Turf pests control with chemical free solutions

Turf pests

Minshad Ansari, Founder and CEO of Bionema Ltd, a biopesticide product testing and technology development company, reports on how to manage turf pests using chemical free solutions. 

At the the start of the year I visited golf course that was about to close due to turf damage caused by pests living under the soil. The pests – and the damage – had spread across the grass area, eating and destroying every blade of grass in their wake. This scenario is a nightmare for professionals working in
turf and amenities, but it can be avoided if groundscare teams understand the causes and the steps that can be taken to overcome the problem. 

What causes damage to turf? 

The most common pests causing this type of damage are chafer grubs and leatherjackets. Chafer grubs
are the soil-dwelling larvae of chafer beetles and leatherjackets are the larvae of the crane fly (daddy long legs). Both types of larvae feed on the roots of grass plants, killing the grasses and leaving large areas of turf stripped of green. Crows, badgers and other wildlife can also add to the problem by digging up the soil to eat the larvae, further stripping the turf. 

The leatherjacket larvae & crane fly

Until recently, turf and amenity managers were able to control these insect pests with chemical pesticides – it was even common to spray undamaged turf with these products to prevent any infestations. However, due to their toxicity, those chemical pesticides are no longer available, and the chafer grubs and leatherjackets are 

enjoying a chemical-free playground that is allowing them to flourish in soils. They are now destroying golf courses, sport fields, racecourses and the general landscape, causing millions of pounds of damage annually. 

chafer grub beetle & larvae

How can it be stopped? 

Biopesticides are filling the gap in the market left by banned chemical pesticides. Biopesticide technology developers – such as Bionema – harness nature by identifying and developing products that use natural enemies to manage insect pests in different sectors. Probably the best known example of a ‘biopesticide’ is the ladybird – gardeners who encourage ladybirds to flourish are less likely to be bothered by aphids. 

Unfortunately, ladybirds won’t attack chafer grubs or leatherjackets, but other ‘friendly’ organisms will. Certain species of beneficial nematodes (roundworms) will actively search for insect larvae in the soil. They enter the larvae through natural openings and release bacteria that are lethal to the larvae, killing them within two to three days. 

The nematodes breed within the dead larvae, feeding on the body tissues. They reproduce within two weeks and emerge in search of more larvae, and so the natural cycle continues. This self-sustainability offers extended pest control and helps to ensure that overall costs compare favourably with those of old chemical pesticides. 

Is it really that easy? 

If applied correctly, biopesticides can be at least as effective as old chemical pesticides. 

After following our programme for chafer grub control at the Grove Hotel and Golf Course in Hertfordshire, UK, the site’s estate manager Phil Chiverton said: “We saw a more than 80% reduction in chafer grubs in the first year, and further improvements in year two, while at the same time doing less harm to the environment and saving money compared with chemical applications.”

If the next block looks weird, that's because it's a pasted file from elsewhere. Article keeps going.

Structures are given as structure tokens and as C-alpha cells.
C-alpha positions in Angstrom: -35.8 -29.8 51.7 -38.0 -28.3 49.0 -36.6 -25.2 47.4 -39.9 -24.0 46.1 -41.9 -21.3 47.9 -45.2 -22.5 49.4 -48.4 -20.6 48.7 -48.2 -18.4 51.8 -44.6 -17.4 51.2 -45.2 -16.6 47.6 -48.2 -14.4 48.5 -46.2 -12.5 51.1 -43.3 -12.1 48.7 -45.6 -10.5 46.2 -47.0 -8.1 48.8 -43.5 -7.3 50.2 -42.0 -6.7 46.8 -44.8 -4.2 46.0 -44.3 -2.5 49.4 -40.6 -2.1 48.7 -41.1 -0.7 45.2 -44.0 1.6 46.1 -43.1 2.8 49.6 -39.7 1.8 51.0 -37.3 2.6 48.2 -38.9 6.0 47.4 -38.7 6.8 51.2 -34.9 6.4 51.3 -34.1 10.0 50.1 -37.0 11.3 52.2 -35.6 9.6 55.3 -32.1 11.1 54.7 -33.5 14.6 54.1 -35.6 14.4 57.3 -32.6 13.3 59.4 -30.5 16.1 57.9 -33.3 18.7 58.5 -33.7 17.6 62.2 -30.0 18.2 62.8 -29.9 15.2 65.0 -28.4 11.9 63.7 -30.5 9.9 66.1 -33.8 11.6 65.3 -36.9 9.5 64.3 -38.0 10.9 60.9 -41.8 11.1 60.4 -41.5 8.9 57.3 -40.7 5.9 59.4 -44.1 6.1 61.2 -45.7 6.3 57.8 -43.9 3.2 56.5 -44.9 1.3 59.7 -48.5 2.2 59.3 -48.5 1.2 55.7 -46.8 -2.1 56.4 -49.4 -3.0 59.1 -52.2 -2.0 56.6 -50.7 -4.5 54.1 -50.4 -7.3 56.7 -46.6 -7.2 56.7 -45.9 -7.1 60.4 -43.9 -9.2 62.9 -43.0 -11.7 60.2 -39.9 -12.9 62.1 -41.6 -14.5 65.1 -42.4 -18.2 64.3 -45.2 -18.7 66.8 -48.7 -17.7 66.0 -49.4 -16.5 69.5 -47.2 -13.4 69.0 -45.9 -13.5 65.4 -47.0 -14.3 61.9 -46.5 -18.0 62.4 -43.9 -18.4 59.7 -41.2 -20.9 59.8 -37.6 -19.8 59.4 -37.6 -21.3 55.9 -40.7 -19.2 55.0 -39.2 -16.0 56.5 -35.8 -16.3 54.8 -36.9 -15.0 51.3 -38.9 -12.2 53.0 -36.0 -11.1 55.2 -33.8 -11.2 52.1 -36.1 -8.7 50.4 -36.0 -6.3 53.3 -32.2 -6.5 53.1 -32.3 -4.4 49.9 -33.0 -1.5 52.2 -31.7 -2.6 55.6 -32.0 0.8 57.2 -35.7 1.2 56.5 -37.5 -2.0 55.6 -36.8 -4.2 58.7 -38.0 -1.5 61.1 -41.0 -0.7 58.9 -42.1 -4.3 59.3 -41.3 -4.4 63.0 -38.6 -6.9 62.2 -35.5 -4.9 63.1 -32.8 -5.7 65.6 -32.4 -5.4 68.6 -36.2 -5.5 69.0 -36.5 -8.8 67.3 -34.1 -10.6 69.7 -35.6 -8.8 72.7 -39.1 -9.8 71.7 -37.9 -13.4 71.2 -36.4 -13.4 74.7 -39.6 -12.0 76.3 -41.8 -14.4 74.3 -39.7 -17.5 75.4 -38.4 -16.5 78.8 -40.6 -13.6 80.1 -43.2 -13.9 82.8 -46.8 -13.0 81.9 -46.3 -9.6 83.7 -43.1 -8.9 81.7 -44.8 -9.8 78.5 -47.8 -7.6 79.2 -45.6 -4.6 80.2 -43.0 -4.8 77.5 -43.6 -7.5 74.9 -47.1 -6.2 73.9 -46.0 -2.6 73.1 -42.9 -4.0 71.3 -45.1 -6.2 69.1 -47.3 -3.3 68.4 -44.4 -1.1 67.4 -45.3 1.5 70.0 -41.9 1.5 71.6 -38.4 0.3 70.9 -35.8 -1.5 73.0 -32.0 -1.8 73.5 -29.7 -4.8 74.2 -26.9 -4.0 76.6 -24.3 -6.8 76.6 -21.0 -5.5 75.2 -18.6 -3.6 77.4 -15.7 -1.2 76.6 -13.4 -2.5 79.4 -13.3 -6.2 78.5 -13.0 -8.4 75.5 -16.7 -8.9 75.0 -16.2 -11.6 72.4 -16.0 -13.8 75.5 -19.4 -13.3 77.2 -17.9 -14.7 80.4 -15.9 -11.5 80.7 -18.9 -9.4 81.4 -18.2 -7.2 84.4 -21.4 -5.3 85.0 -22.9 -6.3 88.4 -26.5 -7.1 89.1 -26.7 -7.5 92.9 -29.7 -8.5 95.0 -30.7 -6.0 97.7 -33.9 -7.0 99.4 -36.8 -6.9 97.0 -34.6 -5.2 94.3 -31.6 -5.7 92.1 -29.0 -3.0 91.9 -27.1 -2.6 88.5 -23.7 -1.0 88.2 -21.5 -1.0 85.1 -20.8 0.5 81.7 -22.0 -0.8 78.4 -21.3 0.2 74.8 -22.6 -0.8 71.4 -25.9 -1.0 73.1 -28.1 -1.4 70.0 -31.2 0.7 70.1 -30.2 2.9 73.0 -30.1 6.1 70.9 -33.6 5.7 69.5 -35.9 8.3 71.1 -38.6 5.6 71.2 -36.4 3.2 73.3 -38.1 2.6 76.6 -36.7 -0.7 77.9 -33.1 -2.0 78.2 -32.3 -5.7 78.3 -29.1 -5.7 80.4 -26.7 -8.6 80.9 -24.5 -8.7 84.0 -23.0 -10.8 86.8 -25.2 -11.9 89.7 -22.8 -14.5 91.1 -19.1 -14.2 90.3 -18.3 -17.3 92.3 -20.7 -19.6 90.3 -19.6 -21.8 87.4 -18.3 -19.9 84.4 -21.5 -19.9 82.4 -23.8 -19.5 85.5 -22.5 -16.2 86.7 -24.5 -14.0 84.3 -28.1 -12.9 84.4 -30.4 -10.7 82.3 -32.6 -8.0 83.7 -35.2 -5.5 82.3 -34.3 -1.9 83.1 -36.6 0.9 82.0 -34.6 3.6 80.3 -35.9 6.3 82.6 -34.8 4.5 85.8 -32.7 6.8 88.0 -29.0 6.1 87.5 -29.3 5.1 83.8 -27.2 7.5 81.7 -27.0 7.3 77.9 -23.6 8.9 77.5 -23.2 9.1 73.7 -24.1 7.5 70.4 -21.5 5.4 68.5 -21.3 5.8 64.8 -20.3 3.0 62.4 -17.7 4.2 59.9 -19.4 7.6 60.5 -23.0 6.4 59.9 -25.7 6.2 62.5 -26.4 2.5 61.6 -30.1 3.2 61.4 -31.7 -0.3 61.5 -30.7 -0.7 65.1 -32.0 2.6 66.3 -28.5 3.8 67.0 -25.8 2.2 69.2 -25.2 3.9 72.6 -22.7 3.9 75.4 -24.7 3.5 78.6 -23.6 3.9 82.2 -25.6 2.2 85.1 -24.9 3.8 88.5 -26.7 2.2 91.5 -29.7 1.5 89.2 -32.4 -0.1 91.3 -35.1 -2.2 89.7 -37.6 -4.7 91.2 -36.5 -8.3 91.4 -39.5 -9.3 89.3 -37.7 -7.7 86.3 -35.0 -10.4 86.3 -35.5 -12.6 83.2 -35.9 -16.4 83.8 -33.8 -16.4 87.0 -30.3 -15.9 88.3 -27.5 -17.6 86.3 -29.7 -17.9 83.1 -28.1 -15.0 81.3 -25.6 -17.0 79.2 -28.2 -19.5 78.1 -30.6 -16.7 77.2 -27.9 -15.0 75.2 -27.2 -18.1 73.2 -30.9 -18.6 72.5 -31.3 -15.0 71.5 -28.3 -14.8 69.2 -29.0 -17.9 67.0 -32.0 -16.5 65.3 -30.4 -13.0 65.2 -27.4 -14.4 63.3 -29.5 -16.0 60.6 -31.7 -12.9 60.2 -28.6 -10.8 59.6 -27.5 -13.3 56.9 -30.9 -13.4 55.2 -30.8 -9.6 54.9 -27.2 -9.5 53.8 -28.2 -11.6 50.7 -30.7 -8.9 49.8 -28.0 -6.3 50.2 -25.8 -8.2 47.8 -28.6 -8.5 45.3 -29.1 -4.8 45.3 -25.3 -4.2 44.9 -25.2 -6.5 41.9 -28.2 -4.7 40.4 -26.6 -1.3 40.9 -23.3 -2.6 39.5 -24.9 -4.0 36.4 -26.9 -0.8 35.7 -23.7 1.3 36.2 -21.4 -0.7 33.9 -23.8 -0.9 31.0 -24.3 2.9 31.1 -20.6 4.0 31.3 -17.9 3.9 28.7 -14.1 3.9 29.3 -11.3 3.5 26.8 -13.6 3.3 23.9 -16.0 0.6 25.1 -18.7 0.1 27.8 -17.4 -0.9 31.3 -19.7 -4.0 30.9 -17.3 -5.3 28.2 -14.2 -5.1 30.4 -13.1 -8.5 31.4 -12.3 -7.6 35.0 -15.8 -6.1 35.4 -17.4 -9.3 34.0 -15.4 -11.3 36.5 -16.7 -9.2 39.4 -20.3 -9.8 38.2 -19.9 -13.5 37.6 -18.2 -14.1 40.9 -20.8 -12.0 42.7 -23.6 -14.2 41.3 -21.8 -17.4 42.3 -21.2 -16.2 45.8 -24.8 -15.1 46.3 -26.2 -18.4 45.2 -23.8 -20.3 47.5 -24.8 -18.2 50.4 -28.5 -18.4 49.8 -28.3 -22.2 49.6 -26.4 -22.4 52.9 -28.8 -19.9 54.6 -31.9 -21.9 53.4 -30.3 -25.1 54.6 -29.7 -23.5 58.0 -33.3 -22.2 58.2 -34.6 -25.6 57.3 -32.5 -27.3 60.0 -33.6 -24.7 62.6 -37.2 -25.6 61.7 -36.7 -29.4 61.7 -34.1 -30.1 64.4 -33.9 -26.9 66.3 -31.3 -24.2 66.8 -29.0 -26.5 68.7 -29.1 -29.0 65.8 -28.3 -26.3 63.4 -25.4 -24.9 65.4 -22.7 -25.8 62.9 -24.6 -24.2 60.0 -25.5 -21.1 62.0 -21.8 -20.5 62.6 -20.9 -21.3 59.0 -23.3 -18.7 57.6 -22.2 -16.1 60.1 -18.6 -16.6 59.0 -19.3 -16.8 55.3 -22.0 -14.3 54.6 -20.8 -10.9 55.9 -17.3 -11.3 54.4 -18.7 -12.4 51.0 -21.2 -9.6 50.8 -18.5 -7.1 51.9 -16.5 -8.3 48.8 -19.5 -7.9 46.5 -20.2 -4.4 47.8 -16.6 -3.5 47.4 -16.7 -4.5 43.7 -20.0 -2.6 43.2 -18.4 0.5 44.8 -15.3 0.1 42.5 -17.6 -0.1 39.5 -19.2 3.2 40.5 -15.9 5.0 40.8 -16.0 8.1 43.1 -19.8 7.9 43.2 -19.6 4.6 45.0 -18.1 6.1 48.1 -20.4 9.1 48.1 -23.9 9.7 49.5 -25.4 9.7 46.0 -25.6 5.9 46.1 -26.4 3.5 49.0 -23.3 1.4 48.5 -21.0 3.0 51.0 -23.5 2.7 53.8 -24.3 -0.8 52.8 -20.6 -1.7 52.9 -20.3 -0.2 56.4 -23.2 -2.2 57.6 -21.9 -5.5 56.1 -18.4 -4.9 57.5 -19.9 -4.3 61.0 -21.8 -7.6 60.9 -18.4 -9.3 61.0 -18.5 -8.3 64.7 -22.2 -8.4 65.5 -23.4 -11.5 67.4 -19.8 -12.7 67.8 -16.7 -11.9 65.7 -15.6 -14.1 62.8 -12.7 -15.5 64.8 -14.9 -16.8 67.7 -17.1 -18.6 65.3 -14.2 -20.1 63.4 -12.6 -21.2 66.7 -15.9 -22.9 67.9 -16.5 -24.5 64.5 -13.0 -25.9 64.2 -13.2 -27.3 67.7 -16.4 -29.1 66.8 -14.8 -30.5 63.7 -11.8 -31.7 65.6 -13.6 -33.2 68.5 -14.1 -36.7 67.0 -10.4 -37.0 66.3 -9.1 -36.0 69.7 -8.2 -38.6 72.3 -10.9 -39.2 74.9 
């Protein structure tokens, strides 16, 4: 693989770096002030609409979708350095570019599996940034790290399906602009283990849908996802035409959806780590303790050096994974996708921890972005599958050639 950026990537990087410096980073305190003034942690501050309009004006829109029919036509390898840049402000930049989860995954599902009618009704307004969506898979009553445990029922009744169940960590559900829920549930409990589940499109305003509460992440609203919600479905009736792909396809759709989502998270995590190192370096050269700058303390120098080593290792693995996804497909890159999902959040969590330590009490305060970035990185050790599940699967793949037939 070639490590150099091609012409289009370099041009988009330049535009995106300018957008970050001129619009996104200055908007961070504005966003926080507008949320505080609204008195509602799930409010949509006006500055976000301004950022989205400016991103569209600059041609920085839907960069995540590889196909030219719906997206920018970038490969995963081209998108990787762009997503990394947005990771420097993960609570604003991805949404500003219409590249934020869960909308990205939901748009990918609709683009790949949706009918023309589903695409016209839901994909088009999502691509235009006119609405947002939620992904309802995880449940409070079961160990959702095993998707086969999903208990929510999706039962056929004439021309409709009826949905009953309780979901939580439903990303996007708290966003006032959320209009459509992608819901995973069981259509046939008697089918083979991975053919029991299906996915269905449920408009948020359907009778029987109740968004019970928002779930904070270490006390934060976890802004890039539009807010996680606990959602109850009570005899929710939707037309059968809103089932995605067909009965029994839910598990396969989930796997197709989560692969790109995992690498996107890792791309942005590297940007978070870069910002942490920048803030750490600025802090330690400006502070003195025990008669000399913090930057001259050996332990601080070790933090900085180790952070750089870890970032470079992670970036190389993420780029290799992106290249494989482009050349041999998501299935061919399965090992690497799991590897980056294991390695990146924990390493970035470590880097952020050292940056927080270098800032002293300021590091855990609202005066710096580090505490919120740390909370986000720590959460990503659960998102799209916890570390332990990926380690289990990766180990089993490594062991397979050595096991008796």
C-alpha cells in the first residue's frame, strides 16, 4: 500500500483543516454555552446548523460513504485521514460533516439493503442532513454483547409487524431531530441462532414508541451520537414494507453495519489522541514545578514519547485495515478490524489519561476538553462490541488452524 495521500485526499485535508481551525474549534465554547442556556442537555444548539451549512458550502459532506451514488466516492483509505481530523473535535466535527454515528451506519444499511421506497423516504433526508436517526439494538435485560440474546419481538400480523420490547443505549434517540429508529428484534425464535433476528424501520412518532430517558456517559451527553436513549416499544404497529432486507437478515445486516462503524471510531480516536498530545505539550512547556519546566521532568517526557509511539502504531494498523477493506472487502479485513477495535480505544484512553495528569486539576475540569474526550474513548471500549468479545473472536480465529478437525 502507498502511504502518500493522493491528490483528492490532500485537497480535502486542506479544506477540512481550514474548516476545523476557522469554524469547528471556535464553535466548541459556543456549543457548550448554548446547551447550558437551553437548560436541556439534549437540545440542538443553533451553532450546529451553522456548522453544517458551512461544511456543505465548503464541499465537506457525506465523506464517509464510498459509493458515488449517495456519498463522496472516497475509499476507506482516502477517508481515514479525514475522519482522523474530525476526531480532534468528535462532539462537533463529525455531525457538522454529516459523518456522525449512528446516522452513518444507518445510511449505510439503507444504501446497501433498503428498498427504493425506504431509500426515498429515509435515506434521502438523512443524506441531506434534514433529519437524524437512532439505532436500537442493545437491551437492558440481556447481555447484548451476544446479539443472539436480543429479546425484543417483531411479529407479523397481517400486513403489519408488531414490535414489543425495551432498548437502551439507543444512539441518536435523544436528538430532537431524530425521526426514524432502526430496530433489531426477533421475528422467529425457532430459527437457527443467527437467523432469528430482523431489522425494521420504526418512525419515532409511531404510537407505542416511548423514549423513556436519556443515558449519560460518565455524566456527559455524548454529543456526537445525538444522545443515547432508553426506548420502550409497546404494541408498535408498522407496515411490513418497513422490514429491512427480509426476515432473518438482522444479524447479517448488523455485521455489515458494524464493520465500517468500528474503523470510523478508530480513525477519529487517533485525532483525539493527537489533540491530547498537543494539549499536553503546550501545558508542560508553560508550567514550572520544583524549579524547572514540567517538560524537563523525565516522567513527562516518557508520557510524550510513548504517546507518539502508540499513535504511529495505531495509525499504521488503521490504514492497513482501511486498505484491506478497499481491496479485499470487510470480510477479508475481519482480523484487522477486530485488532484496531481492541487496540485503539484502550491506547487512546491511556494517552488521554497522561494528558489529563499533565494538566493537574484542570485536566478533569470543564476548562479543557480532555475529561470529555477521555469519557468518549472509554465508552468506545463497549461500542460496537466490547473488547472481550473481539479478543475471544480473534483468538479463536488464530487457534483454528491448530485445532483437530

However, biopesticides received some ‘bad press’ when they first became available because they were
not been used correctly. For example, nematodes are susceptible to ultra-violet light and desiccation, so biopesticides containing nematodes should only be applied early in the morning or late in the evening, when there is less direct sunlight. They also function best when surface temperatures are at least 12oC and, while they the soil, watering-logging can reduce their performance. Ensuring conditions such as these for maximising 

nematode performance can easily be built into an application regimen once you are aware of them. At Bionema, we see our NemaTrident® biopesticide
as having three parts – the first part is the beneficial nematodes; the second is NemaSpreader®, a biocompatible wetting agent that helps the nematodes to spread and thrive; and the third is the specialist training and advice for our customers on how to optimise the effectiveness of the nematodes. Using all three parts 

of the programme – nematodes, wetting agent and our expert advice – there’s no reason why you shouldn’t get great results too. 

Is prevention better than cure? 

It can take up to three years for turf to recover
from extensive damage from chafer grubs and leatherjackets, so we would certainly recommend that turf and amenity managers should consider applying biopesticides as a preventative measure, rather than waiting for damage to occur. As with the old chemical pesticides, as well as managing active infestations, the nematodes can be applied to ‘healthy’ turf to prevent unforeseen future problems. 

Where can I learn more? 

In 2019, the devastation caused by chafer grubs
and leatherjackets was so compelling that Bionema organised an Emergency Summit, which was attended by more than 150 people across the UK. Futher summits are planned to pool all necessary expertise. If you are interested in attending one of these events or for furhter information follow Bionema on Twitter @Bionema

About Bionema 

Bionema is a leading biopesticide product testing and technology development company, specialising in chemical- free, organic crop protection. Bionema supplies specialist bio-control products to the horticulture, turf and amenity and forestry sectors, providing training aimed at increasing the product efficacy.For more details email m.a.ansari@bionema.com